On Saturday 22 March 1997, His Holiness the Dalai Lama arrived in the southern port-city of Kaohsiung and received a tumultuous welcome by thousands of Taiwanese.
Although the visit was officially announced to be religious in nature, it has major political significance, since it brings Tibetans and Taiwanese together, and will strengthen the bonds and understanding of each other's cause.
This was abundantly clear on Saturday, March 22nd, when the Dalai Lama was welcomed in Kaohsiung by a sea of Tibet's snow-lion flags and by signs endorsing independence for both Taiwan and Tibet. One sign read: "By saying no to China, the Dalai Lama is a shining example for Lee Teng-hui" a subtle hint to President Lee, who has until now been hesitant to endorse Taiwan's independence.
His visit turned even more political when he met with a delegation from the opposition Democratic Progressive Party, which advocates independence for Taiwan and an end to the KMT authorities' "one China" policy.
He also met with the Vice President and Premier, Lien Chan in a hotel, and on March 27th, his final day of visit, he met with President Lee Teng-hui in the Foreign Ministry's Guest House. The Dalai Lama regrettably canceled a planned speech to the democratically-elected Legislative Yuan. At the end of the visit, it was announced that the Tibetan government-in-exile would set up a representative office in Taipei.
In its usual heavy-handed language, the Communist regime in Beijing denounced the visit as being "a splittist collusion" by the Dalai Lama and Lee Teng-hui to "split the motherland."
The visit also drew attention to the Kuomintang's outdated claim that it still holds sovereignty over Tibet. The KMT authorities still maintain a Tibetan and Mongolian Affairs Commission, which presumably makes decisions regarding those two countries. The democratic opposition of the DPP and Taiwan Independence Party have called on the Kuomintang authorities to give up the pretense of sovereignty over Tibet and to abolish the Tibetan and Mongolian Affairs Commission.
Taiwanese to Chinese soldier: "The Dalai Lama is here, 'colluding' with us. How come you don't have any military excercises..."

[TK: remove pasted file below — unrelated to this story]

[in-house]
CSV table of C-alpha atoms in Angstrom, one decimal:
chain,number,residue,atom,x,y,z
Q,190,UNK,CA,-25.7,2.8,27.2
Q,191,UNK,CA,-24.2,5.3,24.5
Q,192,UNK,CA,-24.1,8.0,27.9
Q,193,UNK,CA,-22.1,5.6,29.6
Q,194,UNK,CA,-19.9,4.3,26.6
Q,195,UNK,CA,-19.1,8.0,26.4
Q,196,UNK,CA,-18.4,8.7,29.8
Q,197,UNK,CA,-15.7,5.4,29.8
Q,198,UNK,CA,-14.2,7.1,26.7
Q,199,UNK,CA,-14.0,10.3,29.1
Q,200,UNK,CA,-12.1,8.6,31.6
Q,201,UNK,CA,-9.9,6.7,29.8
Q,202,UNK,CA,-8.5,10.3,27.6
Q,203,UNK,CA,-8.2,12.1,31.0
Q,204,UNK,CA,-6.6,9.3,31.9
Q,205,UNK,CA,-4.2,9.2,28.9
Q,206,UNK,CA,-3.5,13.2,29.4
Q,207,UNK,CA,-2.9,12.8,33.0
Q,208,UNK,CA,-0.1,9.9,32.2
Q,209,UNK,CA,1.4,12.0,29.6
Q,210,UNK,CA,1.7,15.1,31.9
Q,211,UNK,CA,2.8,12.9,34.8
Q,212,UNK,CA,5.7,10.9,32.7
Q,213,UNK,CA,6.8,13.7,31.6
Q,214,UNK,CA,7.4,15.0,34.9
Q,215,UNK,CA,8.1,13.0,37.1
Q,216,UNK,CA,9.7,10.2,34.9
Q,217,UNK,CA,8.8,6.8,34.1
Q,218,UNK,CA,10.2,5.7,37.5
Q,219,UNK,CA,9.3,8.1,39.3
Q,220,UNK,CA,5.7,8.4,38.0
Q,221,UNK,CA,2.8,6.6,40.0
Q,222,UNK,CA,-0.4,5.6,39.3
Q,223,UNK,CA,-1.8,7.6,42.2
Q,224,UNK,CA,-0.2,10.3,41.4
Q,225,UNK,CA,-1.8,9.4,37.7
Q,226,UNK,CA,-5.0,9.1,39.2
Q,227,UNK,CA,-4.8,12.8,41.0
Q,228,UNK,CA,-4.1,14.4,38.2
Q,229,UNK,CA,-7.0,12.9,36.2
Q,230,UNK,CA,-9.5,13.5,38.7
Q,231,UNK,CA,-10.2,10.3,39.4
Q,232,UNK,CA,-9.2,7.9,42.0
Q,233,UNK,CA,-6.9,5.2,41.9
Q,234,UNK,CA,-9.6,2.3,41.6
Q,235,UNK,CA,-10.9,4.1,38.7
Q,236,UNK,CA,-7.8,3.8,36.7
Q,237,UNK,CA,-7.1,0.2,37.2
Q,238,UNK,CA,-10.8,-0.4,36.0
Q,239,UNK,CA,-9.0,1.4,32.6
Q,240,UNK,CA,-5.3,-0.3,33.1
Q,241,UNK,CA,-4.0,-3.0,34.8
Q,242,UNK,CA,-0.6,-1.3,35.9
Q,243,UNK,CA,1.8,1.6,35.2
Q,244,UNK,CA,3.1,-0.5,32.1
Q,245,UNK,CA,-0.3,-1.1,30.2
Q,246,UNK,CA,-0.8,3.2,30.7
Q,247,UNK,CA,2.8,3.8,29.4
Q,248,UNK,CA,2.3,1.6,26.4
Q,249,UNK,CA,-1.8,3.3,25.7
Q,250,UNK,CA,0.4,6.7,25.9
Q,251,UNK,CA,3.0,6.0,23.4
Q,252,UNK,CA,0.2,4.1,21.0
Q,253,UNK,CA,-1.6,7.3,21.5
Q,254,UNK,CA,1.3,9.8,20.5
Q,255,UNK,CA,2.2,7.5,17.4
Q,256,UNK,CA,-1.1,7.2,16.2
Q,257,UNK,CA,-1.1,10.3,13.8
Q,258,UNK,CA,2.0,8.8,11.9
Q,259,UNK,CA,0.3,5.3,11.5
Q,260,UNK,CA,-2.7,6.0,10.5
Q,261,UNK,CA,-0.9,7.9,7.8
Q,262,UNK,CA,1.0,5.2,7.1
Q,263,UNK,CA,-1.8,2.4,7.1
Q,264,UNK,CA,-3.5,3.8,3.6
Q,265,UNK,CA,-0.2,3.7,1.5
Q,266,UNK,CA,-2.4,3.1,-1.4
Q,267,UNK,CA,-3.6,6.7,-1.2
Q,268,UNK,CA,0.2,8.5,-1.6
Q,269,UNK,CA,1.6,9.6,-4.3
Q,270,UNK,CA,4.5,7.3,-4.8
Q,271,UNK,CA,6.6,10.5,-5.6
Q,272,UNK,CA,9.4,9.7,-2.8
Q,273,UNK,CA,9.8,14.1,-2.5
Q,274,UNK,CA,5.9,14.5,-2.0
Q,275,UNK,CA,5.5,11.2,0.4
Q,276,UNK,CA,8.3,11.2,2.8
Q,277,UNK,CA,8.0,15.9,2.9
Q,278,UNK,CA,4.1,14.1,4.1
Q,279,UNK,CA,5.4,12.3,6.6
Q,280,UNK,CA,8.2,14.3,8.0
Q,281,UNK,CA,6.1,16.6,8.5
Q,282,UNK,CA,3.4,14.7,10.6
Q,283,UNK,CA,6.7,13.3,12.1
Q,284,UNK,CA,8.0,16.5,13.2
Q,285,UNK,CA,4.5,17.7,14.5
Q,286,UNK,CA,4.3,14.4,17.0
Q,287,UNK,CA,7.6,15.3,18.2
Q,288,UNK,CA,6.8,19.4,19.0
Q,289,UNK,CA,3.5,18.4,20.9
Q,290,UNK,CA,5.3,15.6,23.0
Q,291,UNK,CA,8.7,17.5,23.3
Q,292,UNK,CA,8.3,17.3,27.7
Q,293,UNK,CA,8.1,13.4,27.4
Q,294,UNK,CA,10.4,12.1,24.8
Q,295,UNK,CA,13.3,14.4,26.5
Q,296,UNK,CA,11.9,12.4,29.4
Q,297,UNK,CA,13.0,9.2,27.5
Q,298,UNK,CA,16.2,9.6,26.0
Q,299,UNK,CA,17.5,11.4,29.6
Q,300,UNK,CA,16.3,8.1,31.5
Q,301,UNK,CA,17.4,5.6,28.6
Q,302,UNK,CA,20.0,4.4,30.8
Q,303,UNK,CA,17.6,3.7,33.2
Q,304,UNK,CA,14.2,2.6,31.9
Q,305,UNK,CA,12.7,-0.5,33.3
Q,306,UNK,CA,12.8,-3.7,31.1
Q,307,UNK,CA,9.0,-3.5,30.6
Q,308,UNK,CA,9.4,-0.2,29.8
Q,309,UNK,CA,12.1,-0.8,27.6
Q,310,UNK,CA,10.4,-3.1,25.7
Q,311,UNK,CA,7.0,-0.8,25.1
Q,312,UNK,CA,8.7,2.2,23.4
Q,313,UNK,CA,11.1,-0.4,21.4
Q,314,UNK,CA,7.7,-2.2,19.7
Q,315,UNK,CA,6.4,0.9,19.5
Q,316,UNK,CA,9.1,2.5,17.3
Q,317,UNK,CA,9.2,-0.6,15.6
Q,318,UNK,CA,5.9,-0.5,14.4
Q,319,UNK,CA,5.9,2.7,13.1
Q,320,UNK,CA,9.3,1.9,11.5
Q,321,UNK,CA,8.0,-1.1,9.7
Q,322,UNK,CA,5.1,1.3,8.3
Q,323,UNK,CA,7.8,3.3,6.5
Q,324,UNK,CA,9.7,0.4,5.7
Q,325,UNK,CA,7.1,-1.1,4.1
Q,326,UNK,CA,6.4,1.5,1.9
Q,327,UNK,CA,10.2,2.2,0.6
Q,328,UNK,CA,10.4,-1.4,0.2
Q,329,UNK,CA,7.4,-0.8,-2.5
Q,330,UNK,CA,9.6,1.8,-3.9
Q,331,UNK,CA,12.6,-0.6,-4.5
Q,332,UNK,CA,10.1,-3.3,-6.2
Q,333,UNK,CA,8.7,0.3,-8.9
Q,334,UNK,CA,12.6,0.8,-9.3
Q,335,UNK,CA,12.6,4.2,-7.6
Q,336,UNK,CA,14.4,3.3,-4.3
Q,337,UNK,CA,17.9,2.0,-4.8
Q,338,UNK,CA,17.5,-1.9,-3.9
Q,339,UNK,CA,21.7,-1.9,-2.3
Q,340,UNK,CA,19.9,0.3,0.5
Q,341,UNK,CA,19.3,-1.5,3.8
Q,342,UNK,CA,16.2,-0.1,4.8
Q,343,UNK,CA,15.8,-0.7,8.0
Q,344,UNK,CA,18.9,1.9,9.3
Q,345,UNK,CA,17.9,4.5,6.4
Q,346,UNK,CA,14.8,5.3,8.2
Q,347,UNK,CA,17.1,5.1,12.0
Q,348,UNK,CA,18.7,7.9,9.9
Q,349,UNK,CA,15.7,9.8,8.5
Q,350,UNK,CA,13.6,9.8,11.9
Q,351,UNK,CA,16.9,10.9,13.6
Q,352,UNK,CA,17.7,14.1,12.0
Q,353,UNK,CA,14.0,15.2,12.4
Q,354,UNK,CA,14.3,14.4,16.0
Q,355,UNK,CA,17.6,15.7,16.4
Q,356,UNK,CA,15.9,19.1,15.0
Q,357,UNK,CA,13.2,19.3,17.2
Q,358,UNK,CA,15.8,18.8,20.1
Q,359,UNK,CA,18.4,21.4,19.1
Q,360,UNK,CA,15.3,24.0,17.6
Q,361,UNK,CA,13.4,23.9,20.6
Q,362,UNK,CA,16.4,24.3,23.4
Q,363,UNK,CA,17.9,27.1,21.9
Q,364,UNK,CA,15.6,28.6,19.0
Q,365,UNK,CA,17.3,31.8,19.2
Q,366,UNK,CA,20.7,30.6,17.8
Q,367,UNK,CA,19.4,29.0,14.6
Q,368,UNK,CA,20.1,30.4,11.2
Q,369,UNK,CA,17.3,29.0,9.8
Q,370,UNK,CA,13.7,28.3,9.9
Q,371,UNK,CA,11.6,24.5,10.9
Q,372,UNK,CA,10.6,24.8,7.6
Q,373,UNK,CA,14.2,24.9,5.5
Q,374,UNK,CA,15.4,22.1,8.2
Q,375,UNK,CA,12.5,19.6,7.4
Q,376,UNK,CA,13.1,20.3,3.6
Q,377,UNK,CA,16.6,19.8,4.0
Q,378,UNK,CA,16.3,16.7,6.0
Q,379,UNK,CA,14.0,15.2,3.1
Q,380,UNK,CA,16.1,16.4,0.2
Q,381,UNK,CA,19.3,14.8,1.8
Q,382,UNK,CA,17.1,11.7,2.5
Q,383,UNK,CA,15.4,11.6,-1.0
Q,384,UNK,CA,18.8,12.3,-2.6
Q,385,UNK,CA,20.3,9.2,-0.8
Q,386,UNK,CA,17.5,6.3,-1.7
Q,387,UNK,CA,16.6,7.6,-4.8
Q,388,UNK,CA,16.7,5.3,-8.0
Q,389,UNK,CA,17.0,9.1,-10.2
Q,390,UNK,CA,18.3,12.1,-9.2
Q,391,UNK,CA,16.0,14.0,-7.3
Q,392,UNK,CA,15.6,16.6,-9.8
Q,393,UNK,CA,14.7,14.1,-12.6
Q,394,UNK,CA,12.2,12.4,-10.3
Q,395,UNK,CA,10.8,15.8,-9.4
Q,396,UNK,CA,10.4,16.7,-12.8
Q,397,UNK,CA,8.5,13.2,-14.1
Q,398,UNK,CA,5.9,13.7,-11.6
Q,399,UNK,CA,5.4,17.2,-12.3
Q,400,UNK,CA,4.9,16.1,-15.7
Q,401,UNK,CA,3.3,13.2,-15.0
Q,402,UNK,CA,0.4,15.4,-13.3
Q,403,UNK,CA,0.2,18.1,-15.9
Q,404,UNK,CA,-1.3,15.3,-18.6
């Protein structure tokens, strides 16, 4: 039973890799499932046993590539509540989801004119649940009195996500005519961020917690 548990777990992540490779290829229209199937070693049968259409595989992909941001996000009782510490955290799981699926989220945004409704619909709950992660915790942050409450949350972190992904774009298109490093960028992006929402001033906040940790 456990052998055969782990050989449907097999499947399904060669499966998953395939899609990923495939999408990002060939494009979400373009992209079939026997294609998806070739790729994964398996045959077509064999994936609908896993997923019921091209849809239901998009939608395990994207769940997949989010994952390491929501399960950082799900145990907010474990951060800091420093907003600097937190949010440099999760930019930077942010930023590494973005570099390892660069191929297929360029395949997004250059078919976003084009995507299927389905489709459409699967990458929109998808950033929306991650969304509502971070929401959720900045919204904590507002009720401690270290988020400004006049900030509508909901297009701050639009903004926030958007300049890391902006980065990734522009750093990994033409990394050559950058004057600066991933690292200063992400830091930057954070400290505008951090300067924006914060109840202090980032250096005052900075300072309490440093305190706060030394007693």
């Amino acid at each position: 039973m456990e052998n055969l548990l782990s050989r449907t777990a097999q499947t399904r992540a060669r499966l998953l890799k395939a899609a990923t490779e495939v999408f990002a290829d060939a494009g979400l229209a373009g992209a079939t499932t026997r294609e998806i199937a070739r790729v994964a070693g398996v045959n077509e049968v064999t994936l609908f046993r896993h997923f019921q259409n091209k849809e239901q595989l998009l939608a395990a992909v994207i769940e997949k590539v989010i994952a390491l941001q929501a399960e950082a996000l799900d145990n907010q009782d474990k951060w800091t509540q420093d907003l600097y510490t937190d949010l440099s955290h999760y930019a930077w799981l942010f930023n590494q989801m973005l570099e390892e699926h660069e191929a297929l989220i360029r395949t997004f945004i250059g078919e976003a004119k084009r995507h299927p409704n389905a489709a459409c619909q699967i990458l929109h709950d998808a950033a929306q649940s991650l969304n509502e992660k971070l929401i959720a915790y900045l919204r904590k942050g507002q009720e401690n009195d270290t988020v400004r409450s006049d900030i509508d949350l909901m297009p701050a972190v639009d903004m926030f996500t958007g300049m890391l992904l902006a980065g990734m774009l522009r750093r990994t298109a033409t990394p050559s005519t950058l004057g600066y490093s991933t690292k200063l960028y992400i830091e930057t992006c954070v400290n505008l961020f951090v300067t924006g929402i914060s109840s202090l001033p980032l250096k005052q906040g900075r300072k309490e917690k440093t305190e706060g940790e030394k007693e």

The Kuomintang's anachronistic claim was exemplified again when the chairman of the KMT's Mainland Affairs Council, Mr. Chang Ching-yu, referred to the Dalai Lama as "an overseas Chinese." The Taiwan Independence Party immediately lodged a strong protest against this derogatory remark and called for Mr. Chang's resignation.
Annette Lü Hsiu-lien
On 15 March 1997, by-elections were held in Taoyuan County to fill the seat of the County magistrate, which became vacant last Fall when the KMT Magistrate, who was reported to have connections in the underworld, was killed in a gangster attack on his home. The authorities have not been able to solve the murder.
The election was won overwhelmingly by Ms. (Annette) Lü Hsiu-lien, who captured 55% of the votes against 36% for her KMT opponent. Taoyuan county, a heavily industrialized area, is the second most populated county in Taiwan with 1.2 million people.
Ms. Lü is a former political prisoner, who was arrested and imprisoned in December 1979 for advocating a free, democratic and independent Taiwan during the Human Rights Day commemoration which turned into the "Kaohsiung Incident."
After her release from prison in March 1985, Ms. Lü first went to the US for graduate studies at Harvard, but in 1992 returned to Taiwan to became active again in the democratic opposition of the DPP, and ran successfully for a seat in the Legislative Yuan in December 1992.
During the past years she was one of the leaders of the "Taiwan into the UN" campaign and was also an outspoken advocate of women's rights in Taiwan and around the world. In the 1970s, she pioneered the women's rights movement in Taiwan.
According to a report by Associated Press, Ms. Lü's election means that more than half the island's population is now governed by opposition county magistrates or mayors: the capital Taipei has a DPP-mayor, Mr. Chen Shui-bian, and seven of the 23 counties now have a DPP magistrate. Together, these eight DPP-governed constituencies account for 50.16% of Taiwan's population.
At the end of March 1997, the "Taiwan, Ilha Formosa" homepage moved from its Compuserve home to a new site. Its new URL-address is:
The site is titled "The Homepage for Taiwan's History, Present, and Future" and carries extensive information about Taiwan's 400 years' history, culture and folklore, present political developments in and around the island, and its future as a free, democratic, and independent member of the international family of nations. Come for a visit.
Back to: Table of Contents
Copyright © 1997 Taiwan Communiqué